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How to Take Control of Your Finances

So how do you start to take control of your finances? It can reap many rewards, not least getting rid of debt and growing your wealth. So what stops us from taking that step and organising our finances in a way that makes our money work harder for us? Mostly it comes down to choice.

Questions such as “How much to save” and “How to start investing as a beginner” can leave us paralysed into doing nothing.

The more choice we are offered, the less likely we are to take action. It’s a fact.

But this needn’t deter you from financial success. In fact, we are here to guide you through the process, and help you find the best solutions for you, cutting out the noise, and just focusing on practical solutions that can, and will affect your bottom line.

A comprehensive list of free debt resources can be found here.

The Earlier You Start, The Better Your Returns

You may have already figured out that some quick action now can make a difference to your bottom line down the track, but you may not realise how much difference it can make. Financial planning isn’t the domain of older people who have accumulated a decent pot of money. In fact, just because you don’t currently have surplus income, doesn’t mean that you shouldn’t start planning your finances now. There are ways of putting money aside without even being aware of it, and small amounts can quickly accumulate into something more substantial, thanks in part to something called compounding. Little tweaks you make now, can mean buying a home sooner, or retiring early.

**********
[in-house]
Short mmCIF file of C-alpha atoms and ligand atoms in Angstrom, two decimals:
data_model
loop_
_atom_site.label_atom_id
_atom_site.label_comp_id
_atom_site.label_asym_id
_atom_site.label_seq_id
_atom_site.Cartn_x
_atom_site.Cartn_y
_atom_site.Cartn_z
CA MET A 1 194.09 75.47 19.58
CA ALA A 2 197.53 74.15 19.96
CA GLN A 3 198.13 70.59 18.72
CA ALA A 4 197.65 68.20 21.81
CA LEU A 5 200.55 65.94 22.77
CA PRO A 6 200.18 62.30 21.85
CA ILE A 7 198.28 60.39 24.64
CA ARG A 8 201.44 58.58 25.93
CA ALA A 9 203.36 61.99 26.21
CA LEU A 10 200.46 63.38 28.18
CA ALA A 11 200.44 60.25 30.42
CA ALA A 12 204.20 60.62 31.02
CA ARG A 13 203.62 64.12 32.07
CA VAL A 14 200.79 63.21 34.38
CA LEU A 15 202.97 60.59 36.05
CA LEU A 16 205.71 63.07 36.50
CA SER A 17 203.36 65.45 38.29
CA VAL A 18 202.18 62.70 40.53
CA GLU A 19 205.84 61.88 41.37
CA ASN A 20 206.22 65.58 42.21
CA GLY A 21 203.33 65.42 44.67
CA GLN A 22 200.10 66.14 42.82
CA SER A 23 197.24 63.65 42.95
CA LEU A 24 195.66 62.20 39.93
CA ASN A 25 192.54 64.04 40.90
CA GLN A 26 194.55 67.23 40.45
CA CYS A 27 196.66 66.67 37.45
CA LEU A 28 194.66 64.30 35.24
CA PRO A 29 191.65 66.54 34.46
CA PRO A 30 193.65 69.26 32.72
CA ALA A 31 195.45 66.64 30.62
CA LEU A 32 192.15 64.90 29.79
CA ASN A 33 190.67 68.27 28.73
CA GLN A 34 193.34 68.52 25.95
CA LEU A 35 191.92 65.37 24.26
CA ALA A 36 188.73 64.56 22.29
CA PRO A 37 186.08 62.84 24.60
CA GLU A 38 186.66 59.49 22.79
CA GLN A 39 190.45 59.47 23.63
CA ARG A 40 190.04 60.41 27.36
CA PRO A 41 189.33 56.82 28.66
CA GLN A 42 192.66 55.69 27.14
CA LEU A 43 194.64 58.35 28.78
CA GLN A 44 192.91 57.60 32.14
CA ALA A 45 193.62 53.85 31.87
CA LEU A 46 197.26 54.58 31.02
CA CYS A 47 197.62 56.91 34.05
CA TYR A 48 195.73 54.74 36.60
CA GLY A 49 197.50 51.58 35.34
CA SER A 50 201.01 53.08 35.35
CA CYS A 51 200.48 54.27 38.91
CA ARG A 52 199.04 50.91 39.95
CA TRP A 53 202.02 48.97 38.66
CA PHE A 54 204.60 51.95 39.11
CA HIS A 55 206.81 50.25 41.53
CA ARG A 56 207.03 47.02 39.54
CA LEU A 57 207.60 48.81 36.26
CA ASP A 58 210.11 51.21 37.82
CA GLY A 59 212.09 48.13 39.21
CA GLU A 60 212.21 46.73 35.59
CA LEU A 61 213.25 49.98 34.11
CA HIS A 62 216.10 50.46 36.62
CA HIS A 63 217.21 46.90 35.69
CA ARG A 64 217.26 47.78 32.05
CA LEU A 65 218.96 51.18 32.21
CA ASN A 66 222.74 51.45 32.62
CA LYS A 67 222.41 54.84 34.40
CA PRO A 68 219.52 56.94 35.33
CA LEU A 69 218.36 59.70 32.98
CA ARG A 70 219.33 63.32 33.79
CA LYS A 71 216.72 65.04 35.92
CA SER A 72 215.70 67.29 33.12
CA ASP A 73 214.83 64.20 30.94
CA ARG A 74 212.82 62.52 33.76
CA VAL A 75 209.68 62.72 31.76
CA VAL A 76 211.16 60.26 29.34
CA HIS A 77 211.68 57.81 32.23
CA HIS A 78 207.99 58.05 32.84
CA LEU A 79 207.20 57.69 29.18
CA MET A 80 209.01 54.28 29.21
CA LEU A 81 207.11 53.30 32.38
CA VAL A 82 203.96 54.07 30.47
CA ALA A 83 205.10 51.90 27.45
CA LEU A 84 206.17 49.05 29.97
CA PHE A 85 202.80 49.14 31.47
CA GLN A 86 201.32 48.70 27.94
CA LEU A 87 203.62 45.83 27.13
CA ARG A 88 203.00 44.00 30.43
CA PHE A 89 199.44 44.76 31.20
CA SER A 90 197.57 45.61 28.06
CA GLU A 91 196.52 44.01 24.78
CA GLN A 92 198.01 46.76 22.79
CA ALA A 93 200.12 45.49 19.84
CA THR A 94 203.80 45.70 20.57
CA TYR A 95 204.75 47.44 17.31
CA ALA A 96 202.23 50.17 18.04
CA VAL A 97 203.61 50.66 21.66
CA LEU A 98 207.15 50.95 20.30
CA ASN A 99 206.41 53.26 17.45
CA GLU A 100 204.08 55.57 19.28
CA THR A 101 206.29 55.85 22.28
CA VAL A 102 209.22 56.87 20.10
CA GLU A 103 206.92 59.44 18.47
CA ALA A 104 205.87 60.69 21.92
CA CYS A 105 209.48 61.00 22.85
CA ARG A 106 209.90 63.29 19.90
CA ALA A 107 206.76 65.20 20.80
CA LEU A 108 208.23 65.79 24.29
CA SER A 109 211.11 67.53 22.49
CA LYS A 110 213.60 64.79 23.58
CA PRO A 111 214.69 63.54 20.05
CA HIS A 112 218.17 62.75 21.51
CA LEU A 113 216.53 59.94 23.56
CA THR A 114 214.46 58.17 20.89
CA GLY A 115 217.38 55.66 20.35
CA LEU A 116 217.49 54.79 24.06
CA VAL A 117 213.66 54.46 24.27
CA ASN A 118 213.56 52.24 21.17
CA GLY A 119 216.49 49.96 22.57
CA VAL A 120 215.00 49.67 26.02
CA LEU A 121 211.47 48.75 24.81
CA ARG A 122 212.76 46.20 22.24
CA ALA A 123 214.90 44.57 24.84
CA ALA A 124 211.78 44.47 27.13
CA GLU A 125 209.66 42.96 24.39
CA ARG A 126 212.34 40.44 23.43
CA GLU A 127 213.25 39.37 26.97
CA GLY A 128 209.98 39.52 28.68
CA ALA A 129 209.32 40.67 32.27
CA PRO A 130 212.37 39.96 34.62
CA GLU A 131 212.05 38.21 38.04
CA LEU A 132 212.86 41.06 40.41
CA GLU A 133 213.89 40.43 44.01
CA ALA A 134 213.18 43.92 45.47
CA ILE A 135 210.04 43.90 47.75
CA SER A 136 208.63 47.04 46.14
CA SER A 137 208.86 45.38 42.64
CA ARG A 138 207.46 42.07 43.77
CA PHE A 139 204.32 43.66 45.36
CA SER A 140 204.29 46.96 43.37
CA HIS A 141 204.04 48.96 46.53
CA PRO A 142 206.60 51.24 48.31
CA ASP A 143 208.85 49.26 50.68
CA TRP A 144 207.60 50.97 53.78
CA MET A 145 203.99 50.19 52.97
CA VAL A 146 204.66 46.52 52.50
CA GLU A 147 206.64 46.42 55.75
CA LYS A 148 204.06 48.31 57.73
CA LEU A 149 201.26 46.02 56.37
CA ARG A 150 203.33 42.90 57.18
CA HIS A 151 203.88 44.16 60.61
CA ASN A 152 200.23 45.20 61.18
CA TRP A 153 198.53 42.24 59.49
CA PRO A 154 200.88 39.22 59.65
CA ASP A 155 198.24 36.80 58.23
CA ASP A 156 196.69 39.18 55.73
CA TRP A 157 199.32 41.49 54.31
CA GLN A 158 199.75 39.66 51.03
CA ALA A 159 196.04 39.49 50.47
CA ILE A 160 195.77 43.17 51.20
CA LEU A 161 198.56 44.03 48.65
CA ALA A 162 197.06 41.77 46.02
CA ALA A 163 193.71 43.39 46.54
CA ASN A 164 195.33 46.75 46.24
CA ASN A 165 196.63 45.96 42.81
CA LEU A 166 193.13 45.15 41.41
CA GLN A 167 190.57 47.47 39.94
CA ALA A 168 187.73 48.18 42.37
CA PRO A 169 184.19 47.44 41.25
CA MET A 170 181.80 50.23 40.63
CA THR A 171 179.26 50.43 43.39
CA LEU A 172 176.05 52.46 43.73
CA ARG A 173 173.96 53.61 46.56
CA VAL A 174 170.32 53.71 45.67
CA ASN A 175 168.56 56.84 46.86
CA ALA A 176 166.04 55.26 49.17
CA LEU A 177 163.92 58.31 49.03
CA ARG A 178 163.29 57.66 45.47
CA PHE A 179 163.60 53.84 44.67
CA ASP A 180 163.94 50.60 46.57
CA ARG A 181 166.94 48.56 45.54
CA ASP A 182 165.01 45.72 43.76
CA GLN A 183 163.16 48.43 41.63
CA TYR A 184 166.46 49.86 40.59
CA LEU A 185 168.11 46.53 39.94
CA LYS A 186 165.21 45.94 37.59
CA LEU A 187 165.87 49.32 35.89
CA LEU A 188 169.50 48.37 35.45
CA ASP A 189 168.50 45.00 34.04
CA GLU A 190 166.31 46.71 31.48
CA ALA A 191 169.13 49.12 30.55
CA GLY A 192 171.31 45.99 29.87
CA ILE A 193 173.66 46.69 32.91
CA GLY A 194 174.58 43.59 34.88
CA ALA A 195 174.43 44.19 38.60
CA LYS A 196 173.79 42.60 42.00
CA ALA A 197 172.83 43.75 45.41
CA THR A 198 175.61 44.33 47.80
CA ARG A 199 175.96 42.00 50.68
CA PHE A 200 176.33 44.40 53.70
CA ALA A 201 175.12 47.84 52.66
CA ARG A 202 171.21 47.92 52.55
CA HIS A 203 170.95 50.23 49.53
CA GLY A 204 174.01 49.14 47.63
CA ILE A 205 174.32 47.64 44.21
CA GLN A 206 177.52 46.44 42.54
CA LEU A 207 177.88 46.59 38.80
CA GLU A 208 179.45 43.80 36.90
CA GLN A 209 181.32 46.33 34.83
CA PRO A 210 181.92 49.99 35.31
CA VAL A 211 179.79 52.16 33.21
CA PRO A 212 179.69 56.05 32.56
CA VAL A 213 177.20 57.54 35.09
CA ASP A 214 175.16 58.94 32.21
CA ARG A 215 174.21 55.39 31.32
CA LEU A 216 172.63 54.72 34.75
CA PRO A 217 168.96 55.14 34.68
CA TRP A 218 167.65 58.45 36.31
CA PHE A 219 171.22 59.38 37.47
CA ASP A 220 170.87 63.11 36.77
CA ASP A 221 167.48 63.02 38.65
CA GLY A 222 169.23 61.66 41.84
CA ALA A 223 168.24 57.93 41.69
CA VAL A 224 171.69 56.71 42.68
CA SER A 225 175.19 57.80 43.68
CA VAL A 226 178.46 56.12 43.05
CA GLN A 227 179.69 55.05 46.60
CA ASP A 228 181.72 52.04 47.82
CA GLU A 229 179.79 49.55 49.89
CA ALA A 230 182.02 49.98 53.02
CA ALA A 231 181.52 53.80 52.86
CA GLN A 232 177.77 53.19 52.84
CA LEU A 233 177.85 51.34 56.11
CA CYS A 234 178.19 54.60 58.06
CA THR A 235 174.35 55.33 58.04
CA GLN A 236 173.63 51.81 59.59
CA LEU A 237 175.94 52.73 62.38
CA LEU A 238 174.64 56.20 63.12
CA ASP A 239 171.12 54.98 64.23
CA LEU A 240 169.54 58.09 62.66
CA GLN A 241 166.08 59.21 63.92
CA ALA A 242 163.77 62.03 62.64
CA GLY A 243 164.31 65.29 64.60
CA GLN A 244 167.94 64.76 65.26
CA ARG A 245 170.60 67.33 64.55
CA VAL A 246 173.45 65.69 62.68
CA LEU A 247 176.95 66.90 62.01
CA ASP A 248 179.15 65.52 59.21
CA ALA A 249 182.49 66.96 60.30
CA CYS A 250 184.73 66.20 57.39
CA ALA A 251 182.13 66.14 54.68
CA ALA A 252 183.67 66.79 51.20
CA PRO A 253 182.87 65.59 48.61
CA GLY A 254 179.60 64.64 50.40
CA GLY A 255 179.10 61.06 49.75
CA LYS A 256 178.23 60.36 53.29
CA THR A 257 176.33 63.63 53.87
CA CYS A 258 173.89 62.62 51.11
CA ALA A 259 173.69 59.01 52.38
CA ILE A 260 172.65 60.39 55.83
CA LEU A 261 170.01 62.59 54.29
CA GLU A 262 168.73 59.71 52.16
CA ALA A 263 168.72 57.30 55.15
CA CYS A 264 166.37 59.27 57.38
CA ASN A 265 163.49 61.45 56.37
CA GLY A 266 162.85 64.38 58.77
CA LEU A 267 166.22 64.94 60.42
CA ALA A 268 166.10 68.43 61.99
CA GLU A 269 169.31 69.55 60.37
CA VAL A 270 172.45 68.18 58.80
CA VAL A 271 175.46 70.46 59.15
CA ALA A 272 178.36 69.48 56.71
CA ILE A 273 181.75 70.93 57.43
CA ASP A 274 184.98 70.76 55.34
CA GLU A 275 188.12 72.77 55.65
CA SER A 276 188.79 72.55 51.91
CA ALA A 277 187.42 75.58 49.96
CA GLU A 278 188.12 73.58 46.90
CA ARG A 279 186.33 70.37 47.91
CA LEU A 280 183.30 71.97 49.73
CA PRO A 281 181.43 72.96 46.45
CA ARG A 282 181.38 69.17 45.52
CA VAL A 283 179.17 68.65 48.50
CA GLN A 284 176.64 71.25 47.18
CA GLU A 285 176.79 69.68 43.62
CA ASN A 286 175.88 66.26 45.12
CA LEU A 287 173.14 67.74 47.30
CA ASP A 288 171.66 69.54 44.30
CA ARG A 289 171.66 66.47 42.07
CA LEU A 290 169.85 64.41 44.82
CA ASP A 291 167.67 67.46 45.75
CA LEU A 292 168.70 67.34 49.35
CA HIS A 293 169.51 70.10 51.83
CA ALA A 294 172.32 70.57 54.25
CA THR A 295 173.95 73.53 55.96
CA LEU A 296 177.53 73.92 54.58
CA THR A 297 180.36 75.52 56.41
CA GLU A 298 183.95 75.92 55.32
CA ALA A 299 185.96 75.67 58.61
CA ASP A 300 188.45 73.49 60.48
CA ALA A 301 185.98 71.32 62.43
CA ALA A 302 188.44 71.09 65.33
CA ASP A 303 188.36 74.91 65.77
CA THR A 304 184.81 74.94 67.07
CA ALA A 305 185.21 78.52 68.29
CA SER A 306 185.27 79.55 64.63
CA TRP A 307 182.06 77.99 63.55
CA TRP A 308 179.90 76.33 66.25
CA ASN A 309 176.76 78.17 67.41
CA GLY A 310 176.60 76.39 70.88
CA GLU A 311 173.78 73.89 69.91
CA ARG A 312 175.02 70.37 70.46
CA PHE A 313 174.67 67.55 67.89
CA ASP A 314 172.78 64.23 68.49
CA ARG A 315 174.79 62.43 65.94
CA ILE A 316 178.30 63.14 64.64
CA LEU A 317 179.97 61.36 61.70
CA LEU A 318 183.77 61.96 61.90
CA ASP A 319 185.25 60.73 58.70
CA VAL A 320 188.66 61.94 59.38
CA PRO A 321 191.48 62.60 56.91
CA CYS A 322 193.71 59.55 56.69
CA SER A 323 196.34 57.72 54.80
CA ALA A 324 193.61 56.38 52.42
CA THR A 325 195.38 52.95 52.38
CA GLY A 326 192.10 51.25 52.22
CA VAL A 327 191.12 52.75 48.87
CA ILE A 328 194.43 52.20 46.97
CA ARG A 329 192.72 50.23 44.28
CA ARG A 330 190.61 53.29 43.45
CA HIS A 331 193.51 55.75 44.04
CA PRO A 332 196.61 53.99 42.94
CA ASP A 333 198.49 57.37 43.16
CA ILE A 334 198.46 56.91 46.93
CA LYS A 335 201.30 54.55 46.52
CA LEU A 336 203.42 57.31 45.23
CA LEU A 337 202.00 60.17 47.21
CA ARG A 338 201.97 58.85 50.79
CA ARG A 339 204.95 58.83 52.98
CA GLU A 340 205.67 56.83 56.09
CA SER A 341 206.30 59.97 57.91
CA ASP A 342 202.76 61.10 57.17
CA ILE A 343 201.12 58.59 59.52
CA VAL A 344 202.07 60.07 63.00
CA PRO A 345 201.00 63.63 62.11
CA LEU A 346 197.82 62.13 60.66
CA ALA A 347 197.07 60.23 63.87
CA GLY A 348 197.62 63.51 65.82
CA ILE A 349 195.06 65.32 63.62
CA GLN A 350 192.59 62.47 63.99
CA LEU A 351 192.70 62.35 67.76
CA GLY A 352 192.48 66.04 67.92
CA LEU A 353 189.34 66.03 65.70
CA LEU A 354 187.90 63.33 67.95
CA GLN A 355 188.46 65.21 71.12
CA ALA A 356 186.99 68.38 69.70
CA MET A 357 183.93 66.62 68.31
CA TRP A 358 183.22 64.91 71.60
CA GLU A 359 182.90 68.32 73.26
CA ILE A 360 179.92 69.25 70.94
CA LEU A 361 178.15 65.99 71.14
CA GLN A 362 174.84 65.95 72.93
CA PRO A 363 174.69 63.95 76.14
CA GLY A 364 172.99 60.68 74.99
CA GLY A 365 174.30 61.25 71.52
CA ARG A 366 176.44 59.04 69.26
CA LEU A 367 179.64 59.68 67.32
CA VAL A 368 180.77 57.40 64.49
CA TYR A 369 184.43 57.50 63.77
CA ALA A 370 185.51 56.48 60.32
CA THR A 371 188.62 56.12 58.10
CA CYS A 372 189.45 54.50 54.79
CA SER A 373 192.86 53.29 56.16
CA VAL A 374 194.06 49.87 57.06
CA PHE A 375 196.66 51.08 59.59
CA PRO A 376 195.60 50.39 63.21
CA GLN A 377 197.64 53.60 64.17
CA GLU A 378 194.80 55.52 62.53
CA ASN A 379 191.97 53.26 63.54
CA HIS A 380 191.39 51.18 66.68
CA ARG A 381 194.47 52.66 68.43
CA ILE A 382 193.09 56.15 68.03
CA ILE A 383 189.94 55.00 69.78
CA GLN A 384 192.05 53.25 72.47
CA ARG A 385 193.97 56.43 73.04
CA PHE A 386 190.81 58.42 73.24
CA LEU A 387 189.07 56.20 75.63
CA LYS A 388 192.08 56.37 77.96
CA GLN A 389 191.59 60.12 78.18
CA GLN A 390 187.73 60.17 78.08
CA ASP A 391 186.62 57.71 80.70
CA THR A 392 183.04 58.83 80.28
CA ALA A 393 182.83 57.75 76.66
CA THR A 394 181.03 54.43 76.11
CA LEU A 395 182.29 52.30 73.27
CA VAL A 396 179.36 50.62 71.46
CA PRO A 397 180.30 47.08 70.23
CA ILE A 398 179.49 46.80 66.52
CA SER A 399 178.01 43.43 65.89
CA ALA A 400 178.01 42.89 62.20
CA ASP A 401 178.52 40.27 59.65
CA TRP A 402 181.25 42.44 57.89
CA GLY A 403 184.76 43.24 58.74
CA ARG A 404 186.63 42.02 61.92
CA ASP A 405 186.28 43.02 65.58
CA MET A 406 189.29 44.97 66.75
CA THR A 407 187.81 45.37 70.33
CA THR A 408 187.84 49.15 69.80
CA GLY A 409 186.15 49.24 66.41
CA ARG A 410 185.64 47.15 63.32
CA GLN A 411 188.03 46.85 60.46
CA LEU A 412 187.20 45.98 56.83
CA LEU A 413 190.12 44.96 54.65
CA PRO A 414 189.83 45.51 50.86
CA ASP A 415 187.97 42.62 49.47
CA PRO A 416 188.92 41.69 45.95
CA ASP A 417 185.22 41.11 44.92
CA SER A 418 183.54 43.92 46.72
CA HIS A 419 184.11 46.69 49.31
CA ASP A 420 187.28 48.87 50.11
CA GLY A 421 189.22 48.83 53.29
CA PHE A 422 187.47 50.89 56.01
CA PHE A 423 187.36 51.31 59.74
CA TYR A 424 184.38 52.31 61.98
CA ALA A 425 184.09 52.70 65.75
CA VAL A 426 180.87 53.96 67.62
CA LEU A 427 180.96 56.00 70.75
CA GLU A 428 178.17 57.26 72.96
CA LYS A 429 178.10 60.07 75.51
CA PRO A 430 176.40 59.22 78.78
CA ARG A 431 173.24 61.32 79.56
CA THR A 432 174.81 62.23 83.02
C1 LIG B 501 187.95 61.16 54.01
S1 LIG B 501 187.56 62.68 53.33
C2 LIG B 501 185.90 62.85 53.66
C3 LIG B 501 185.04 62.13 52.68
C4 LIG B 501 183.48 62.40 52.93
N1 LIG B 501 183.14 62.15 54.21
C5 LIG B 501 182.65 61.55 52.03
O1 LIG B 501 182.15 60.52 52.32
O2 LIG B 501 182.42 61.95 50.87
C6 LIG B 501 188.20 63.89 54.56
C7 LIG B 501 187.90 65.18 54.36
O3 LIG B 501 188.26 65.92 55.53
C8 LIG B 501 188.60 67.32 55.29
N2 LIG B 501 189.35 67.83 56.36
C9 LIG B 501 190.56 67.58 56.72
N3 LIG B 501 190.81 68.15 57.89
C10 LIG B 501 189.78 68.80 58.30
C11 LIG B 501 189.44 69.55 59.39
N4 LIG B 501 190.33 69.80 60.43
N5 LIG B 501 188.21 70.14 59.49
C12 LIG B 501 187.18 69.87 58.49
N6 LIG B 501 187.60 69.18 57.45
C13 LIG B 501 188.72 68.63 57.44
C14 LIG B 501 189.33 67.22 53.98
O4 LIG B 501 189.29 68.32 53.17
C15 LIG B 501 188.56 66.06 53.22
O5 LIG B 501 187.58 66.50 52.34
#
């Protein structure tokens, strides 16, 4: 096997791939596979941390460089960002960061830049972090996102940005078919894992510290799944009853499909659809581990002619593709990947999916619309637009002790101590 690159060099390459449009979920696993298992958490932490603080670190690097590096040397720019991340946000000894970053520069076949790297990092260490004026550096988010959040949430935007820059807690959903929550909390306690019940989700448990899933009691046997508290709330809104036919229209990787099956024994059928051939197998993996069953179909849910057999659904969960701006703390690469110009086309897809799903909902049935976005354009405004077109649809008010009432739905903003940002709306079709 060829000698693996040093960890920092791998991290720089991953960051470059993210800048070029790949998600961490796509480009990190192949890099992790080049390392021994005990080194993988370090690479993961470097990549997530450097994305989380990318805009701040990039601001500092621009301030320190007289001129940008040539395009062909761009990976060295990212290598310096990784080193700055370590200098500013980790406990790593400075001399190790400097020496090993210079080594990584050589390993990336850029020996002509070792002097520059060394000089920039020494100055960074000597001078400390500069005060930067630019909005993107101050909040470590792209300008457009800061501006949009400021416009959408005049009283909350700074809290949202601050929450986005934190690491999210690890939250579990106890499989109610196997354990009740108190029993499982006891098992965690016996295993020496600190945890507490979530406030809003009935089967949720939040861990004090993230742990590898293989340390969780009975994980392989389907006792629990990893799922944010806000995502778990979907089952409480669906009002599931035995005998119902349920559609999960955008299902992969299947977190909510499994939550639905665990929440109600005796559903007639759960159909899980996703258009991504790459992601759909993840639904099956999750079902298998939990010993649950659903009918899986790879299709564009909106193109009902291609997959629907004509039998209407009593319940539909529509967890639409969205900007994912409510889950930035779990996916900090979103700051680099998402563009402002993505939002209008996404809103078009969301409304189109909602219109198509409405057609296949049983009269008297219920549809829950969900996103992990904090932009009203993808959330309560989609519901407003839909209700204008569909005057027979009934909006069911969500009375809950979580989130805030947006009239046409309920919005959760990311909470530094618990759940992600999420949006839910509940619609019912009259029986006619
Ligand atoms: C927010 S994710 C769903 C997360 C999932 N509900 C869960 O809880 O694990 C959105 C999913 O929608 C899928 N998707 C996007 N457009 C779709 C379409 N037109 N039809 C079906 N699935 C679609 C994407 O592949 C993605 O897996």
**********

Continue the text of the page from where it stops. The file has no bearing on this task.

What is Compounding?

Simply put, compounding is the process by which your original investment increasingly grows in value due to the interest earned on the original amount and on the interest earned on that amount. Compounding is also true of liabilities or debt, and over time can also increase the amount owed on a loan as interest accumulates.

Here’s an illustration of how compounding works. Let’s say you put £1,000 in an account that pays 5% annual interest. After a year, that amount has grown to £1,050. However, in year two, your 5% interest is paid on the original amount of £1,000 plus the interest made on the previous year, resulting in your original investment growing to £1,102.50. So leave this amount for 10 years and your original £1,000 has grown in value to £1,628.86. Of course this figure can grow even quicker should you be invested in an account with more than one compounding period per year.

So what does this mean for you? It means that even a small investment, that you forget about, can start to work towards your future building more and more each year to give you substantial returns. It’s the reason you don’t need a massive bankroll to get you started.

The Power of Compound Interest

The Impact of Saving on Tax

Any income you make on savings is taxable income as soon as you earn over £1,000. While the rate of tax can vary depending on what other income you have, it can be up to 45% which is a significant amount of your savings income. In case you are wondering exactly what qualifies as taxable savings income, it includes:

Any money you receive in the form of interest earned from entities such as your bank or building society, savings and investment products, bonds, gilts, interest bearing shares, and unit trusts.

Dividend income from company shares, investment trusts and unit trusts.

Also consider: Will interest and savings rates rise in 2022?

Life insurance income

Thankfully there are tax free wrappers available that allow you to earn income on your savings without paying tax. Utilising these can literally save you thousands and pave the way for greater returns on your savings income.

Type of taxpayer Income Tax on Savings Income Tax on ISAs
Basic Rate 20%* 0%
Higher Rate 40%* 0%
Additional Rate 45% 0%

Cash ISA

A cash ISA (Individual Savings Account) is probably the most obvious way to swerve tax on your savings income and anyone over the age of 16 can open one as long as they are living in the UK. Keeping your savings in a cash ISA means that the interest you earn on the money in your ISA account is completely free of any tax. What’s the catch? Well, firstly you can only deposit up to £20,000 in any tax year, anything over that will have to go in your regular account. Secondly, many ISA accounts come with a small fee.

Stocks and Shares ISA